Artists, meanwhile, will continue to make money the way they always have: from performance, from commission, from the sale of original works. But, since the last century or so, they also get that small bonus from the reproduction industry for the reproductions of previous performances, or reproductions of their artwork. But, only if that industry remains in existence. Which will only happen if that industry adapts. Which means innovation, not regulation.

But quality is lost when converting to MP3s and from what I understand that's still the format most file sharing occurs in. At a certain point increases in quality are so minute people don't care anymore. Inventing new formats and forcing consumers to convert to them in order to try to outpace piracy is impractical. The music industry at least could not survive in that climate, and at the end of the day revenue from record sales is the main source of income for recording artists, touring and merch are not viable as exclusive sources of income, they are a means to promote the albums.

Most bands are lucky to break even on tour, if they didn't have record sales to back them the shows would suffer tremendously, if the artists could afford to put them on at all. Touring would also become impossible if all the musicians have to work full time in order to support themselves. Commission work in the music industry is basically dependant on other facets of the entertainment industry anyway, movies and video games are suffering from piracy as well, which means less money to commision musicians with. Also record sales help artists keep tickets cheap, the cost of the tickets would have to go up if the tour actually had to support it's self, and then no one would go. Also it would be hard for studios to stay open if no one could afford to use them, and the companies that produce the equipment would not be able to function if the studios went under. So the quality of recordings would take a nose dive. The quality of shows and recordings would diminish considerably if they continued to exist at all. Thusly the consumer has killed the industry. That's not even taking studio projects into account, these are the main source of innovation in the metal underground at least, because the artists can focus entirely on composition rather then performance.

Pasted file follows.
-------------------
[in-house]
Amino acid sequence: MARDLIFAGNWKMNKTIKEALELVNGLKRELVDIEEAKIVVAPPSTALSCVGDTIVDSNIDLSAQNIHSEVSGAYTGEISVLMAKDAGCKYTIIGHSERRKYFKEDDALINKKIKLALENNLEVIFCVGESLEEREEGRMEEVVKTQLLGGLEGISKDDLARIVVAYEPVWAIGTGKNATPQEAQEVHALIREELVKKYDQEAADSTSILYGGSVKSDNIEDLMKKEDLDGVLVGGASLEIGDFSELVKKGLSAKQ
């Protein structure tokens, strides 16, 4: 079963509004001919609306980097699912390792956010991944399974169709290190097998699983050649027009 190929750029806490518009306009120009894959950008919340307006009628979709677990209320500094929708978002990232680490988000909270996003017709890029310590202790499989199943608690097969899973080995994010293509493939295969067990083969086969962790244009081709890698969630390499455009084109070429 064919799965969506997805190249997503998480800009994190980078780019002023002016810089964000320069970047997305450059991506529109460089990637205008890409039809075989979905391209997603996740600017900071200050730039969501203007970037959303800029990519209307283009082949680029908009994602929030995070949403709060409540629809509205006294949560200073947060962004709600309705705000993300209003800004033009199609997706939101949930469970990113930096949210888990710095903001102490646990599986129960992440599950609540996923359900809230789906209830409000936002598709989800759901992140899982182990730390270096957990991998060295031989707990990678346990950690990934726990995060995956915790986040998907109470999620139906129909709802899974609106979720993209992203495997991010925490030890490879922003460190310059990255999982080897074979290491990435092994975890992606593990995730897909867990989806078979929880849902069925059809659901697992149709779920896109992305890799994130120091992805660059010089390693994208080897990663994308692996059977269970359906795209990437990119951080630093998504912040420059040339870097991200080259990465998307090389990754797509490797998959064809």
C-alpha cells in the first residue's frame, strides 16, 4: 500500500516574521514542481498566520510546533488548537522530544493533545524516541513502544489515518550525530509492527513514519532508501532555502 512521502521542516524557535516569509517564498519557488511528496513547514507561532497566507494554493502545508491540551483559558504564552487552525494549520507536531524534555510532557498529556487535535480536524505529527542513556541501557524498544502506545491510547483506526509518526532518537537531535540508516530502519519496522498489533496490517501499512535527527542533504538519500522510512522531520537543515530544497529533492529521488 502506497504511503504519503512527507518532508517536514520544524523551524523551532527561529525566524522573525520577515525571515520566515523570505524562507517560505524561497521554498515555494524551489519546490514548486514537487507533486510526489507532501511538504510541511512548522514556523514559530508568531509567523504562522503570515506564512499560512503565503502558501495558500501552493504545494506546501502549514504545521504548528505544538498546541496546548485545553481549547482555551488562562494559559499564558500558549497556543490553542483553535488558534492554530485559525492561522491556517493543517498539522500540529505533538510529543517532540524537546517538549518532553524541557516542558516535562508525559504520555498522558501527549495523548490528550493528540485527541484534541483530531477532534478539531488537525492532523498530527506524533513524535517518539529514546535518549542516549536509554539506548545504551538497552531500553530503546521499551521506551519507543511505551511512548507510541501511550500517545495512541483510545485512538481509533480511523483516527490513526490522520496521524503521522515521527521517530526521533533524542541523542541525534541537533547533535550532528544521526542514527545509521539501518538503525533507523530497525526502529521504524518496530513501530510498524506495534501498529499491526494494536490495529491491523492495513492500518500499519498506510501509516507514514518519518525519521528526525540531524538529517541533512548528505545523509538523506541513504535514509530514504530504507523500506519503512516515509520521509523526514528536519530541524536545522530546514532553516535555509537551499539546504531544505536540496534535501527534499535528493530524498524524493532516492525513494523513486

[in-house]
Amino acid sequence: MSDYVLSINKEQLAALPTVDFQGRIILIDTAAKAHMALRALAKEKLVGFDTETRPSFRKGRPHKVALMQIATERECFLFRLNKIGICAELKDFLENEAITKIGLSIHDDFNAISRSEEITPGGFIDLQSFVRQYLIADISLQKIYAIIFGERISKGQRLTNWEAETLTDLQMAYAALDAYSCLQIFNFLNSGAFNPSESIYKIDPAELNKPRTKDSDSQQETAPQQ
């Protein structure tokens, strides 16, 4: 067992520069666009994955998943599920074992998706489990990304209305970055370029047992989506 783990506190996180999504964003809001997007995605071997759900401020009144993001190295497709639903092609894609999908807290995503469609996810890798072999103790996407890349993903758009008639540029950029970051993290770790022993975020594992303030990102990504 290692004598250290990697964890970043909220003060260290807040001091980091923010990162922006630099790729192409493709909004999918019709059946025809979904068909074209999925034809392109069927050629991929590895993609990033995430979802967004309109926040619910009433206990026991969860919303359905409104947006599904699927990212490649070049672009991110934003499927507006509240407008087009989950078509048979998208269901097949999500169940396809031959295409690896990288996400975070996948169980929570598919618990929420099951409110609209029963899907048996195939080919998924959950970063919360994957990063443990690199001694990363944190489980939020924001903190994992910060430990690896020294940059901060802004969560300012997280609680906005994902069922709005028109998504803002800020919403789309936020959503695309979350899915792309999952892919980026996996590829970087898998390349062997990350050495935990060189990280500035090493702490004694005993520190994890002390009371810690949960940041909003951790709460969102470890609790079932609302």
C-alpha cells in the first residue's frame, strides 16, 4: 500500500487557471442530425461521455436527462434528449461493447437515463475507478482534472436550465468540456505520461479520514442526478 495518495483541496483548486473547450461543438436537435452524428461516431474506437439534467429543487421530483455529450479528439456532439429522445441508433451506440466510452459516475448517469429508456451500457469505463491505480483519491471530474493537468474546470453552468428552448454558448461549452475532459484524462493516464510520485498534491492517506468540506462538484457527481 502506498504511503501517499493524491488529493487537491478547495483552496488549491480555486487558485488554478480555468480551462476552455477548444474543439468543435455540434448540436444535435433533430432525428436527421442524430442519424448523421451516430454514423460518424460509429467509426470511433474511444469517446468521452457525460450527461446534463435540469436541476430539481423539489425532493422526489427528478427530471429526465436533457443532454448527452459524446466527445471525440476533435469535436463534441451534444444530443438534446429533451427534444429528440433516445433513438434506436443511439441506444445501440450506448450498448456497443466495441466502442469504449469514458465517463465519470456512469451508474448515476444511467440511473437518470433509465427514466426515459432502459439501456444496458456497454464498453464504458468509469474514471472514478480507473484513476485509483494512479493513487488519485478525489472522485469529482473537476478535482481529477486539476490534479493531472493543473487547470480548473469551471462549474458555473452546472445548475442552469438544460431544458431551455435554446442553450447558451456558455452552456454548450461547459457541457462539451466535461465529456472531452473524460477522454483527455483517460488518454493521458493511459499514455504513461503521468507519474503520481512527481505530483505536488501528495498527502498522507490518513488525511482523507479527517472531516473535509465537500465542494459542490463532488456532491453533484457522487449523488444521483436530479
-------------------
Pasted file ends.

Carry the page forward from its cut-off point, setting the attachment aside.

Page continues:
mctanuki

Fursuiting Nerd
I'm not sure where you got your information from, but I have never known nor even heard of a musician who makes their money from record sales and not live shows. Though you did include merchandise on the side with record sales, and merch is the biggest source of income. But then, merch and live shows cannot be digitally copied, while albums can, so I think it's just your grouping that's off.
 

Mikael Grizzly

Creepy Stalker
I never mentioned artistic innovation, or even the concept of art.

You can't discuss it without taking innovation into account, because then you arrive at your false conclusions.